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Stem Cells Working on Matters of the Heart

Apr 9, 2019 10:06:00 AM / by Stacy Matthews Branch, DVM, PhD posted in Cardiovascular Disease, heart disease, Stem Cells

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After suffering from a heart attack, patients may eventually have a treatment option which uses their own stem cells to repair and restore heart muscle tissue.

According to the Centers for Disease control, over 600,000 people in the U.S. die yearly from heart disease, and 735,000 Americans have a heart attack each year. Acute myocardial infarction (heart attack) occurs when blood flow to the heart muscle is blocked leading to damage to the heart muscle tissue.  The heart tries to heal after an infarction, but this involves the formation of scar tissue that does not restore adequate function to the heart. The advancement of regenerative medicine using adult stem cells for cardiac tissue repair has the potential to provide a means to repair heart tissue in a way that returns full heart muscle cell function.

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Stem Cell Method Sheds Light on Heart Disease

Jul 2, 2018 9:59:00 AM / by Stacy Matthews Branch, DVM, PhD posted in heart disease, Stem Cells

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Studying the biological processes that lead to the development of heart disease is essential in the study of preventive and therapeutic approaches to combat the illness.

One in every four deaths in the US is due to heart disease, and the most common type is coronary heart disease caused by arteriosclerosis, a hardening and thickening of the arteries. Studying the biological processes that lead to the development of arterial disease is essential in the study of preventive and therapeutic approaches to combat cardiovascular disease. In vitro methods important for studying disease mechanisms are challenging because explanted endothelial cells can lose their distinctive characteristics.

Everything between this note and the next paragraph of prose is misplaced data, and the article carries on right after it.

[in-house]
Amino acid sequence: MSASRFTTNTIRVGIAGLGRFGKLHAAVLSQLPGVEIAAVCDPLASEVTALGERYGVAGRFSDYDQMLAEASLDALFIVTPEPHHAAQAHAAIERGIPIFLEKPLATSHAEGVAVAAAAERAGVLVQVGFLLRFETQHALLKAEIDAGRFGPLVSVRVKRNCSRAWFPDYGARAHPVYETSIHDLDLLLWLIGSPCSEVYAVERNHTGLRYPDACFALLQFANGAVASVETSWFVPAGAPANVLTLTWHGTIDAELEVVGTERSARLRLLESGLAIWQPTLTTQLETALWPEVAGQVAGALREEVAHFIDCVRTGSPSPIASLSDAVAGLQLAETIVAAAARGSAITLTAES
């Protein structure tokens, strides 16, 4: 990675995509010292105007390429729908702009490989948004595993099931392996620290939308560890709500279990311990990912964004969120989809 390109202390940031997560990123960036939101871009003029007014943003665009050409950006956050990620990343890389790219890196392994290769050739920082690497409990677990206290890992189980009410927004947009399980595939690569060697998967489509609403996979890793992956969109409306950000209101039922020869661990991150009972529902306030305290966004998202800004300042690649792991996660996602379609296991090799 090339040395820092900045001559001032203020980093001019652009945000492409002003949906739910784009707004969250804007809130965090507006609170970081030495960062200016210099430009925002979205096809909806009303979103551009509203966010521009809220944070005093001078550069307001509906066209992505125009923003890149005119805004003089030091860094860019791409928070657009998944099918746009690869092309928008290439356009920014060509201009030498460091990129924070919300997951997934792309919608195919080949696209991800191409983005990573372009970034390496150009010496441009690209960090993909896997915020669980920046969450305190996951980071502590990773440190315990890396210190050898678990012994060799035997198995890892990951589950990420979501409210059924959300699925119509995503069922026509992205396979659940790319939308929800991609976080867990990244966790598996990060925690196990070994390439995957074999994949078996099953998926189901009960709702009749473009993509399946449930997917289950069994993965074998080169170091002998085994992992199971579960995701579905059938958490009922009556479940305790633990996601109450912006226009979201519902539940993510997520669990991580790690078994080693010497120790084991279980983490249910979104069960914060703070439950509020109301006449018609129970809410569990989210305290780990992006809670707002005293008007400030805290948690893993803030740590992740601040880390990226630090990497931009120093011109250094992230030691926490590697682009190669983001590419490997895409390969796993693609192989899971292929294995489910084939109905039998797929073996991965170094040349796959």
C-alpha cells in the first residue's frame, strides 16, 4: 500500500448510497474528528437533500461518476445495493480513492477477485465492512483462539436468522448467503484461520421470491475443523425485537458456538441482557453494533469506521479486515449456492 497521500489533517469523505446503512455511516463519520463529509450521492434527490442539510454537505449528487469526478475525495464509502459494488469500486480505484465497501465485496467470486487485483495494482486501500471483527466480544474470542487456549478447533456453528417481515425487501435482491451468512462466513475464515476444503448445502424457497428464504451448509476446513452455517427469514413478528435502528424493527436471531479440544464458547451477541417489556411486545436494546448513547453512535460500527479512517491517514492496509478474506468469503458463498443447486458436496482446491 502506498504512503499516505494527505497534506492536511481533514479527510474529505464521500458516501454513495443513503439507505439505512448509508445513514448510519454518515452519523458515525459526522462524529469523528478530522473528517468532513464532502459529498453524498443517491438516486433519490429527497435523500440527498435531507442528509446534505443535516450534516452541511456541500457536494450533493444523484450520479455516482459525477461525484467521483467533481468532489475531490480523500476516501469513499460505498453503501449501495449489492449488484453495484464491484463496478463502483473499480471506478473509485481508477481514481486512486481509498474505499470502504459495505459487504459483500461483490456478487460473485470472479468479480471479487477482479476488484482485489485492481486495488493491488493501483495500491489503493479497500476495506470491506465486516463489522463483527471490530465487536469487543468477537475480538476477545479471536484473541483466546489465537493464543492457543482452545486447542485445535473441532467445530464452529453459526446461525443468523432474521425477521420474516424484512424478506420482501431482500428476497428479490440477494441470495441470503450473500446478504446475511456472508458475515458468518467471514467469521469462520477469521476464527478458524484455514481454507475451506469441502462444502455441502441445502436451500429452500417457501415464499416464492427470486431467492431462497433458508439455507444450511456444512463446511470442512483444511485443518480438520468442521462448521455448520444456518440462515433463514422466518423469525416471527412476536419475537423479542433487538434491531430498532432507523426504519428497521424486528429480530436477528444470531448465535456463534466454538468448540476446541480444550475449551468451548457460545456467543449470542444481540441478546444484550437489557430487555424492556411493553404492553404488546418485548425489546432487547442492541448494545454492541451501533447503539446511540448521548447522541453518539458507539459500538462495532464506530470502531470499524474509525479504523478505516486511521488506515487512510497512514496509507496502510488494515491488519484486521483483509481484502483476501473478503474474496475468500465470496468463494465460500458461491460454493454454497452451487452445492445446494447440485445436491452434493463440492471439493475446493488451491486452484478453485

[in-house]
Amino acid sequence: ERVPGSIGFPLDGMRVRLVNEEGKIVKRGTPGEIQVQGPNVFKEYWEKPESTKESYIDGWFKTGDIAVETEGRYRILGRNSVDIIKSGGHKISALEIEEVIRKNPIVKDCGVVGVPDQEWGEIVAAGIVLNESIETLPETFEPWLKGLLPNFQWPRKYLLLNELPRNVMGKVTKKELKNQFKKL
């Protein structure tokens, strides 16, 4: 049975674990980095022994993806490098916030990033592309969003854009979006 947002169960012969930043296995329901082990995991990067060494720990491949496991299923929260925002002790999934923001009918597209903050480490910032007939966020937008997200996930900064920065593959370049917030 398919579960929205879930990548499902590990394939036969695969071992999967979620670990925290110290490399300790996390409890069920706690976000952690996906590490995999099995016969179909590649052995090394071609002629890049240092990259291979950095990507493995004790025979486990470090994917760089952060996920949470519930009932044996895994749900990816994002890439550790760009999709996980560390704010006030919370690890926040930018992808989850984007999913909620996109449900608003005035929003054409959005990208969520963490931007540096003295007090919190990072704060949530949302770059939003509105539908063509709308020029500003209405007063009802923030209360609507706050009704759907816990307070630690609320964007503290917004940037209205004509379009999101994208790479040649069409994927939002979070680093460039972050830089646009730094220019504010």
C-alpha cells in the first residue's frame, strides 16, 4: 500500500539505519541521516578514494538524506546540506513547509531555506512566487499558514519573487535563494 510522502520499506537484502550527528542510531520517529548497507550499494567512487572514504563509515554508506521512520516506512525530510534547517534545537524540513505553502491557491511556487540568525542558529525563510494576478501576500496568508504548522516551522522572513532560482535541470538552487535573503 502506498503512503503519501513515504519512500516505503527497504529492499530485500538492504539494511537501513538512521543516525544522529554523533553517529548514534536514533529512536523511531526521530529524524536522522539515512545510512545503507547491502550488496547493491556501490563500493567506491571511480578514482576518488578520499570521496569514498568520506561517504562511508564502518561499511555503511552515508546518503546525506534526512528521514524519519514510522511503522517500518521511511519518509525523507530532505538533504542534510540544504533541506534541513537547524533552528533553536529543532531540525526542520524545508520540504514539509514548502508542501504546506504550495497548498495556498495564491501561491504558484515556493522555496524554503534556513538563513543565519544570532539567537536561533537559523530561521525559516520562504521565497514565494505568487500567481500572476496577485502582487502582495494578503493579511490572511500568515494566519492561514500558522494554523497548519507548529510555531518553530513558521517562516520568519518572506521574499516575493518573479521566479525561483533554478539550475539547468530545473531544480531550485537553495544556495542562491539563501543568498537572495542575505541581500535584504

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Dendritic and Endothelial Cell Relationships: Role in Heart Disease

Feb 13, 2017 9:16:02 AM / by Stacy Matthews Branch, DVM, PhD posted in Dendritic Cells, heart disease

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As Valentine's Day approaches, we think of the central and most important symbol of the season, the heart. Affairs of the heart are not only the center of Valentine's Day activities, but the center of continuing biomedical research to determine the causes and therapies for cardiovascular diseases. Dendritic cells, important antigen-presenting cells of the immune system, have a role in cardiovascular disease. Just as we think of our friendships and other close relationships during this season, dendritic cells also have a close relationship to and interact with endothelial cells to maintain immune function. However, in atherosclerosis (hardening of the arteries), dendritic cells deposit in the arterial plaques (cholesterol-containing buildups) and contribute to the development of this disease. They are also activated in response to ischemic (lack of blood and oxygen) injury of the heart, liver, and kidneys.

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